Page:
We won't truly know where the defense is until after maybe the third game of the season. Putting in a new scheme is never an easy transition. But the problems being revealed appear to harken back to last year's concerns. 

"We had a couple of missed tackles, a couple of guys late to get lined up," Oregon coach Mark Helfrich said. 

Those errors, some in the secondary, led to big runs from running backs Kani Benoit and Tony Brooks-James. Defensive backs missing tackles is not a sign of improvement for a team that allowed 35 touchdown passes last season.

When asked if the secondary had been responding to being held more accountable by Hoke, he said: "This isn't a good day to ask that question. I think as a whole we weren't very good."

Yikes. 

Hoke said he hoped the defense would be further along by now with the season opener just nine days away, Sept. 3 versus UC Davis. But maybe all isn't as bad as he made it appear to be. 

Helfrich said it was disappointing to see the defense perform poorly against an offense minus several key starters. However, he added that maybe their absence led to the defense letting up, which still isn't a good sign. 

But, the silver lining is that the shoddy showing could be blamed on a poor mindset rather than scheme and/or ability. Helfrich shrugged off the idea that the defense is struggling with grasping the nuances of the new 4-3 scheme, a switch from the 3-4 employed in years past.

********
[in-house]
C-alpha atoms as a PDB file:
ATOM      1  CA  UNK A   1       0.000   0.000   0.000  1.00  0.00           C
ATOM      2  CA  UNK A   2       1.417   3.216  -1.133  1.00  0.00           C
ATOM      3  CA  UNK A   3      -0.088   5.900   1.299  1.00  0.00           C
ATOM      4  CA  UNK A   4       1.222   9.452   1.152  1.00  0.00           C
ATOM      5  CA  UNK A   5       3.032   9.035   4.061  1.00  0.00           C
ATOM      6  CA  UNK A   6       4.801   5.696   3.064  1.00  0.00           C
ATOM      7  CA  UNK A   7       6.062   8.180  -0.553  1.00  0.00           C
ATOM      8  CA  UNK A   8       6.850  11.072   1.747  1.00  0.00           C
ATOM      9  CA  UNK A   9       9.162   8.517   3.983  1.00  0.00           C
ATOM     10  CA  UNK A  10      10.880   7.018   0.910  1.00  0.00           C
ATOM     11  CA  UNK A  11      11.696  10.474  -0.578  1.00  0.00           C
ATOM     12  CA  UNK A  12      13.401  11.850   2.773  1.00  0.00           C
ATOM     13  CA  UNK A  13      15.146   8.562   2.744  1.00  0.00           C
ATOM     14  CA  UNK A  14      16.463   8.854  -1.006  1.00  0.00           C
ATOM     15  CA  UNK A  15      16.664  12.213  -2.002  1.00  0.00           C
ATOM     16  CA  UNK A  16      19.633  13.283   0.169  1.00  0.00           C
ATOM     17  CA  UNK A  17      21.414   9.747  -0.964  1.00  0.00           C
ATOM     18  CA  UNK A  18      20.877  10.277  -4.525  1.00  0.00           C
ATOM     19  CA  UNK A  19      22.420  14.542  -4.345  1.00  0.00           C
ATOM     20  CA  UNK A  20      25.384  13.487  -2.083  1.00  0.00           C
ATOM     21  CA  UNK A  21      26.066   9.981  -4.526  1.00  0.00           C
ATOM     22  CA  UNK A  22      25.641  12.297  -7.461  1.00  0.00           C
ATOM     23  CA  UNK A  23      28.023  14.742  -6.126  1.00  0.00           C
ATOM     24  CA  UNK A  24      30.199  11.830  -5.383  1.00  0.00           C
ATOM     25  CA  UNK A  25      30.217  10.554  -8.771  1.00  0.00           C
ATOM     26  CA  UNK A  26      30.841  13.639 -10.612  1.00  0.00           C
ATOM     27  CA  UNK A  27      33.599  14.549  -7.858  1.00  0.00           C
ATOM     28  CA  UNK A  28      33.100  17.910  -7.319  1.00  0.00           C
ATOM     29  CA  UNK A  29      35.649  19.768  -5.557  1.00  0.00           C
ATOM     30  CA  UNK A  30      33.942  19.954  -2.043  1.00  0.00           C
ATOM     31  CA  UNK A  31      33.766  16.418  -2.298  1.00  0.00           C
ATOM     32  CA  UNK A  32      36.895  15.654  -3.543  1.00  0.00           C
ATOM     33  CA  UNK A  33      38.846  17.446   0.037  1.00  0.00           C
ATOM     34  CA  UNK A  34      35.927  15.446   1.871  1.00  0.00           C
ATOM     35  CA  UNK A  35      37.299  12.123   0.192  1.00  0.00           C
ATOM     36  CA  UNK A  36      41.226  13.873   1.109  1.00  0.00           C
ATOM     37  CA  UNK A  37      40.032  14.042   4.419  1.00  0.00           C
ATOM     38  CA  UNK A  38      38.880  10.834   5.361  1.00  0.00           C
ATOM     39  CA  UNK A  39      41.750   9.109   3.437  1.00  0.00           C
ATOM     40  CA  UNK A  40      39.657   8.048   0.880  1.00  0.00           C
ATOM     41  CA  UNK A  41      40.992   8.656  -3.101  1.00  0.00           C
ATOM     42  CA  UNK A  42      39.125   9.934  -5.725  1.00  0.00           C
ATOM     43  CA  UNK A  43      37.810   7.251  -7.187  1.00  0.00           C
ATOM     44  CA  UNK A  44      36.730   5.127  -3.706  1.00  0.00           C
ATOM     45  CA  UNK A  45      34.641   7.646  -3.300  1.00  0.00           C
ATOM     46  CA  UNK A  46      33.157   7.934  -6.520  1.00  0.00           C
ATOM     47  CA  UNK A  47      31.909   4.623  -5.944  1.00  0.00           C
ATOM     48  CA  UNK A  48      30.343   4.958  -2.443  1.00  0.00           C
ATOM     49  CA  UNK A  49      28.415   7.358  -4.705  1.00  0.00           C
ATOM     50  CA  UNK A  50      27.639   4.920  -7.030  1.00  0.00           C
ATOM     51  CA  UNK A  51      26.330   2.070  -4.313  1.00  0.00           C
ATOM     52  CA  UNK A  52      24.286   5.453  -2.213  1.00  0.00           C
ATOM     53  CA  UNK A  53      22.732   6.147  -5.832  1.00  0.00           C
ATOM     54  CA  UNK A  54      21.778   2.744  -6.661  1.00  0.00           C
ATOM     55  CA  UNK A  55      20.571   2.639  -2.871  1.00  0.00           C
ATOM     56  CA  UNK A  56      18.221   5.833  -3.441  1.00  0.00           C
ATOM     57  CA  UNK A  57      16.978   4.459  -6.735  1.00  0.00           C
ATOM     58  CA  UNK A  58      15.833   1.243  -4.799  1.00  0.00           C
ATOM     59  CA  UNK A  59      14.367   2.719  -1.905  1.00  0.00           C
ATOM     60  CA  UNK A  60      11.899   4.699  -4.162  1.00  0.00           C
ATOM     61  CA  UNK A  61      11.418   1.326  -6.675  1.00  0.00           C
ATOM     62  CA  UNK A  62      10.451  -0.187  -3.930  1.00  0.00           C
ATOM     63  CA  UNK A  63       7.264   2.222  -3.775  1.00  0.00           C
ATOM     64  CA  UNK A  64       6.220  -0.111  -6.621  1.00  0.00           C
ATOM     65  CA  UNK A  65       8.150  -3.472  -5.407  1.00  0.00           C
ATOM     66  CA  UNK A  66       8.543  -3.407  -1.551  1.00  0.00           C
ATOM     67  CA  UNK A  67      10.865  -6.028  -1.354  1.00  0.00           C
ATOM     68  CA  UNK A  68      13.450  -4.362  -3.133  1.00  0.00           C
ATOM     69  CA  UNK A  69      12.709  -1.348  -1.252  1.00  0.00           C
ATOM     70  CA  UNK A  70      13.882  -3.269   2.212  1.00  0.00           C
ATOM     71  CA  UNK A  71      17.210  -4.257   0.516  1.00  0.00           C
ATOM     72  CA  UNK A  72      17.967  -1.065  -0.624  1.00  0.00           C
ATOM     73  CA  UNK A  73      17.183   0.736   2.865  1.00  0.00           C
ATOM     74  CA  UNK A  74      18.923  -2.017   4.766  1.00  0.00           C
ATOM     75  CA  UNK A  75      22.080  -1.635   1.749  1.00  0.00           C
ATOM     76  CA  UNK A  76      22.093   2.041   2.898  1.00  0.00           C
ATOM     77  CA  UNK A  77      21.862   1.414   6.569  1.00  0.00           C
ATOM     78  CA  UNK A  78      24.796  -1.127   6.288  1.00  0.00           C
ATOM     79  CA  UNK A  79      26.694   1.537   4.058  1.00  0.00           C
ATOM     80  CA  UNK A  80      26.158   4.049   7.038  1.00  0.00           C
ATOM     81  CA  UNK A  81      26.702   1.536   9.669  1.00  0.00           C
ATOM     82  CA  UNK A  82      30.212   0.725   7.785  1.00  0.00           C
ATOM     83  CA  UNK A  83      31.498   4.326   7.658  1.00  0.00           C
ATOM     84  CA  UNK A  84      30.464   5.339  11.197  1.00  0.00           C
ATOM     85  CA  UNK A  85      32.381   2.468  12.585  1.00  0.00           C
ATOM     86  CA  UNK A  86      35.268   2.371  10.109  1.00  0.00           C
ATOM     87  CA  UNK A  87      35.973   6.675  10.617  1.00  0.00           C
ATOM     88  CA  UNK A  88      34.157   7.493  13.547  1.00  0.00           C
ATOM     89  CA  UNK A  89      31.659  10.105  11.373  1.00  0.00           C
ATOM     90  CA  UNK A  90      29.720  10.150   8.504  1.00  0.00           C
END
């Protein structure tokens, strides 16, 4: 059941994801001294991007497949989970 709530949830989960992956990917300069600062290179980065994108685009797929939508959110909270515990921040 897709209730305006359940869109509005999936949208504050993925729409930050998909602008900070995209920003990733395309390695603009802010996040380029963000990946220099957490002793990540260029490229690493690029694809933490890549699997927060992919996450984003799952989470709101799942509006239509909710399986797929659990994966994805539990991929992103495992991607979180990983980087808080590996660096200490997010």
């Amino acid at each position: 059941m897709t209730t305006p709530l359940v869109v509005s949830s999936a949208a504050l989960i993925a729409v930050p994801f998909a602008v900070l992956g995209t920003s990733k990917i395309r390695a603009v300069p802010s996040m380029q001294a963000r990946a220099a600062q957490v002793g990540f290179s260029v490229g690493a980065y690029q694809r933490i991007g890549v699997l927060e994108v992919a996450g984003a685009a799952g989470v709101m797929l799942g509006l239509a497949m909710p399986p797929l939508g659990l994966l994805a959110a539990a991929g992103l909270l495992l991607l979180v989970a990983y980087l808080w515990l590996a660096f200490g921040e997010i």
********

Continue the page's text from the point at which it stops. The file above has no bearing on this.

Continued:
"It was a frame-of-mind thing more than anything," Helfrich said. 

Something, he said, wasn't cause for alarm. 

"That's just urgency," Helfrich added. "Very, very very correctable things." 

New Oregon starting middle linebacker A.J. Hotchkins, out of Tigard High School, echoed Helfrich's sentiments and broke it down as such: "Alignment and assignment."

The Ducks struggled with both on Thursday. 

"Some guys need to spend more time, myself included, in the playbook and just get everything down," Hotchkins said. 

On one hand, hearing that the struggles of the defense could be fixed with tweaks is a good thing. On the other hand, didn't we hear that refrain several times last season while opposing teams were booking frequent trips to the end zone?

Suffice it to say, it's time to start hearing something positive about the defense before teams on the 2016 schedule start making similar travel plans through the Ducks' defense. 

"Everybody has been working hard," Hotchkins said. "We just have to get some little details down and I think we'll be pretty good."

Roses or Roulette?: Ducks Preview Part 6 - Linebackers in flux